Theresa May has just recorded the worst opinion poll rating for public satisfaction with a British prime minister the month following a national election.
No fewer than 57% of voters think May should resign before the 2022 general election and 33% think she should resign now. And while a leadership contest is unlikely in the immediate future, views are already circulating about who might like the job. Among the names being discussed is Ruth Davidson, leader of the party in Scotland.
May’s spectacular decline has coincided with Davidson’s stellar rise. Davidson recently wrote an article in a newly-launched Conservative website, entitled Ctrl + Alt + Del. Conservatives must reboot capitalism. In it she cited the work of Adam Smith, the great Scottish political economist and “father of capitalism”, to show how he advocated intervention and regulation by government to ensure “basic fairness for the little guy”.
Since business failed to put its house in order after the 2008 financial crisis, Davidson’s thesis was that it’s now time for “governments to take the initiative”. They must reform corporate governance, break up monopolies, restrict tax avoidance and lower entry barriers to market competitors to address “the creeping cronyism that is making free market capitalism an unfree and anti-competitive capitalism”. In short, “nationally and internationally, capitalism needs a reboot”. Or more precisely, the governance of capitalism needs a reboot – and Davidson is proposing a bold, Conservative blueprint for the task.
Critically, Davidson argues that it’s “not enough for government to facilitate a discussion about where next for Britain, it has to actually lead”. In so stating, she was implicitly criticising May’s own recent relaunch speech in which she had called upon other political parties “to come forward with your own views and ideas about how we can tackle these challenges as a country”.
Could Davidson yet be the “where have you been all my life?” candidate to reboot the Conservative Party? After all, under her leadership in 2016 the Scottish Conservatives more than doubled their ranks of MSPs at Holyrood (from 15 in 2011 to 31).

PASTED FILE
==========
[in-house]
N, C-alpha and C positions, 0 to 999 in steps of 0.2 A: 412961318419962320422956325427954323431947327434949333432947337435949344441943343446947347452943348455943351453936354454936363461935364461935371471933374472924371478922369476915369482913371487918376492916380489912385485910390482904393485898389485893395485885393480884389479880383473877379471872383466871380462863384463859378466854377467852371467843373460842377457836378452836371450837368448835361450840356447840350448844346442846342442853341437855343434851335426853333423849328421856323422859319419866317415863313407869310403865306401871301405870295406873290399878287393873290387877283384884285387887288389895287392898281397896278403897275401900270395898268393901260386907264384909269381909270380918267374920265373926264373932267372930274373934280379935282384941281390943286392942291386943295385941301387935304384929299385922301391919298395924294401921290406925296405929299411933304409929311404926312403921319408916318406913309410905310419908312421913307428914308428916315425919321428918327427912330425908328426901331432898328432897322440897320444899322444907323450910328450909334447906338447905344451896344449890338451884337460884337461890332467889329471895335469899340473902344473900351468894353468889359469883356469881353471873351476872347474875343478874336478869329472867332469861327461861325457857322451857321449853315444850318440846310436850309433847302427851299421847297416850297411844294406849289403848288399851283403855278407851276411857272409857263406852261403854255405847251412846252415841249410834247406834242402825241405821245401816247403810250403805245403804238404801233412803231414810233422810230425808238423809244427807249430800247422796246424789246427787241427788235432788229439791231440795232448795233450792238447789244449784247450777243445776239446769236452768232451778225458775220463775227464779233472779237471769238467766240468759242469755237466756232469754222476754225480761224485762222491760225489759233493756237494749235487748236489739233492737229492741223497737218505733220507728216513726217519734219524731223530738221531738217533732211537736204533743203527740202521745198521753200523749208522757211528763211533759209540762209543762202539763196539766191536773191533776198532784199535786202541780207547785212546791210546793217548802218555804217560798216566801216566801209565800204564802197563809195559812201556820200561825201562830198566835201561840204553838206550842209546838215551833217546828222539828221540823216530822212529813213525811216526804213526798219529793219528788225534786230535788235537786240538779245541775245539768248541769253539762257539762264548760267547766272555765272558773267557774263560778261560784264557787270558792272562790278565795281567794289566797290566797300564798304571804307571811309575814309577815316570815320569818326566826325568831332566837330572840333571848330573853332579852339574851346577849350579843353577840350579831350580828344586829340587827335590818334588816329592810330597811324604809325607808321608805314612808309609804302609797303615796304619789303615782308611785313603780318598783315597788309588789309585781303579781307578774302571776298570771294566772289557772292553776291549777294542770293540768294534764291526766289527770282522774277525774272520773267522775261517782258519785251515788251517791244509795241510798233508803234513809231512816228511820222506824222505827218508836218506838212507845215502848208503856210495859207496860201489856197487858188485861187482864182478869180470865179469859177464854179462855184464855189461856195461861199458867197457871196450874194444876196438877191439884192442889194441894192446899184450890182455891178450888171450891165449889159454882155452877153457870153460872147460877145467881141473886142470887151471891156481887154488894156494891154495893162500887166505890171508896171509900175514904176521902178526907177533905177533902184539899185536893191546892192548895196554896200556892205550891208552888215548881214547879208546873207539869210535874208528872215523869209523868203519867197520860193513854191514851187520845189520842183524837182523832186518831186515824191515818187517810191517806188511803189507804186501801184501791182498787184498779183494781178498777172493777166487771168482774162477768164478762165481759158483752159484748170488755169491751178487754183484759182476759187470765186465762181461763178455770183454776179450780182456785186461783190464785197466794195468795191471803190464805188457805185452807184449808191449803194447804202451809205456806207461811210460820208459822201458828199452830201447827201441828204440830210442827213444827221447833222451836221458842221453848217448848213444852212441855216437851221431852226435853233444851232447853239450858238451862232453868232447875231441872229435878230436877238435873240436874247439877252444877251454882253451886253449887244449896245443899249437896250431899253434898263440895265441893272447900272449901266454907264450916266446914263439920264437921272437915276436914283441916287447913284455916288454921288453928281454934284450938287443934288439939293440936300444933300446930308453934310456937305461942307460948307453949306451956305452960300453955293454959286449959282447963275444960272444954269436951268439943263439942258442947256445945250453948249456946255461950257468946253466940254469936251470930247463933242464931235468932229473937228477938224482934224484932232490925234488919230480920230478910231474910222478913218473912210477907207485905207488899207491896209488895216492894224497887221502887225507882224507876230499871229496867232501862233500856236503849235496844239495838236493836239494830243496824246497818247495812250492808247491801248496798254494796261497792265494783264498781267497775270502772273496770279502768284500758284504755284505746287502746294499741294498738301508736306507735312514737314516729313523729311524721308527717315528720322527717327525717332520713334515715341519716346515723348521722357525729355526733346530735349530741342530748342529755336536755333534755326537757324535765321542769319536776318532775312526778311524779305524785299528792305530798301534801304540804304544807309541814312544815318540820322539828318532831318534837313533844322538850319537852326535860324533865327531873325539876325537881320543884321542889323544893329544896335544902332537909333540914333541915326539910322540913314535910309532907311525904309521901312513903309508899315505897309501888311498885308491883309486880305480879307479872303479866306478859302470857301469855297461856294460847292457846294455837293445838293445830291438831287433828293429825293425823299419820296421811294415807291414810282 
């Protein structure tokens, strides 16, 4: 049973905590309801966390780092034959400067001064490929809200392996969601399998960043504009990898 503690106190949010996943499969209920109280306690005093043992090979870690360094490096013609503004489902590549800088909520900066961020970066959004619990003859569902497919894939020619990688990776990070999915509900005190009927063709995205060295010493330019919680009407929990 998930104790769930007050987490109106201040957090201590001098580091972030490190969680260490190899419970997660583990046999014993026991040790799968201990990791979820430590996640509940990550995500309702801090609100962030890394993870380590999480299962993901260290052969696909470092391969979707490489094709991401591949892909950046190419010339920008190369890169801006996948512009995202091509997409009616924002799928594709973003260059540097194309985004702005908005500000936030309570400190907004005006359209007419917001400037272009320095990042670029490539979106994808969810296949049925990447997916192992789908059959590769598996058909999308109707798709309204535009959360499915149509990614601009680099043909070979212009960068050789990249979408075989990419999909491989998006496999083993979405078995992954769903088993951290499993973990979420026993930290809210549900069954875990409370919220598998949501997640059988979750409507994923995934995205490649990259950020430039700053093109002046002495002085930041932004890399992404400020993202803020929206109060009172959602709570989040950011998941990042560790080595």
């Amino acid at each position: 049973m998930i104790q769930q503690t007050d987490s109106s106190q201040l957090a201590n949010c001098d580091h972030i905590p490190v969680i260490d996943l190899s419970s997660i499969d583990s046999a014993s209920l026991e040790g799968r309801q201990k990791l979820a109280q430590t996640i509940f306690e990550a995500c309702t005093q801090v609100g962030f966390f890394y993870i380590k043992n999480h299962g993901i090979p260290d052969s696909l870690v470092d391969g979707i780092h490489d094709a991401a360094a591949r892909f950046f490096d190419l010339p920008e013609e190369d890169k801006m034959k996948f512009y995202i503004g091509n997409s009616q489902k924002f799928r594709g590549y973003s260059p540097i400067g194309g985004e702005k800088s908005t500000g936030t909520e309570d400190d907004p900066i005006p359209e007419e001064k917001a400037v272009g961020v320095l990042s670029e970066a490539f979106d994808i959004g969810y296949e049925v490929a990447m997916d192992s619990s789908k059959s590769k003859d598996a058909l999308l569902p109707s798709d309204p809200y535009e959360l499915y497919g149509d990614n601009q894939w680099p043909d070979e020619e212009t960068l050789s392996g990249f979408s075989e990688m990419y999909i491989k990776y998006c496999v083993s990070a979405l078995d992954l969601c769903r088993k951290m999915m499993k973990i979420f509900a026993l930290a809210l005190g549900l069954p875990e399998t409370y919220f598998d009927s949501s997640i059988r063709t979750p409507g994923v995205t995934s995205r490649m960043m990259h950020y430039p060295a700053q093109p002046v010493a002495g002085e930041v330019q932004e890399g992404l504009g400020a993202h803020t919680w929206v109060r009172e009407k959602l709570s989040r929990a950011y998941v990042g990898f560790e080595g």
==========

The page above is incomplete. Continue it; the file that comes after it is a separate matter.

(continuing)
Then, in 2017 the Scottish Conservative ranks at Westminster swelled from one to 13 MPs. This after nearly doubling the party’s share of the vote in Scotland (from 14.9% in 2015 to 28.6% in 2017). In the process, Davidson’s team unseated both former SNP first minister Alex Salmond and SNP leader at Westminster, Angus Robertson. Indeed, nine of the ten largest overturned majorities were in Scotland, and six of the top seven involved Scottish Conservative MPs replacing SNP incumbents.
On top of these successes, Davidson is an enticing proposition for Conservative modernisers, keen to end their enduring reputation as the “nasty party” (a phrase first coined by May herself at the 2002 Conservative Party Conference). As a young, openly gay woman, she would enable the Conservatives to demonstrate their connection with a plural, diverse Britain.
Flies in the ointment
However, there remain major obstacles to Davidson’s candidacy. Having only joined the Conservatives in 2009, her rise has been forged almost entirely in Scotland, in the forum of the Scottish parliament. Davidson’s value to the Conservative and Unionist Party has lain – and continues to reside – in her capacity to sustain a Conservative revival in Scotland, displacing Labour as the authentic voice of the union. Were Davidson to bail out of that role, it could deal a fatal blow to that Conservative momentum.
What’s more, Davidson does not have a seat at Westminster, nor any personal democratic mandate in England. Her political career has been forged exclusively in Scotland.
If Davidson was to be elected to Westminster via a Scottish constituency, her status as a political outsider would be cemented. Every time a piece of legislation affecting England passed through the House of Commons, Davidson’s opponents would be able to highlight her lack of a democratic mandate in England.
To lead the Conservative Party, Davidson needs a parliamentary seat (preferably a safe one) in England. Should death or personal tragedy create just such a vacancy, some Conservative local associations might rail against Davidson parachuting in from Scotland to stand in a by-election and constituency with which she had no previous personal connection.
But even then, doubt remains. After 40 years of ideological commitment to a smaller state, would Conservative Brexiteers, intent on wholesale repeal of laws and regulations rally to the cause of a prominent Remainer, who claims that, in pursuit of fairer markets both at home and abroad, “Boldness of the kind we don’t see from government is going to be necessary”? They too might just press Ctrl+Alt+Del.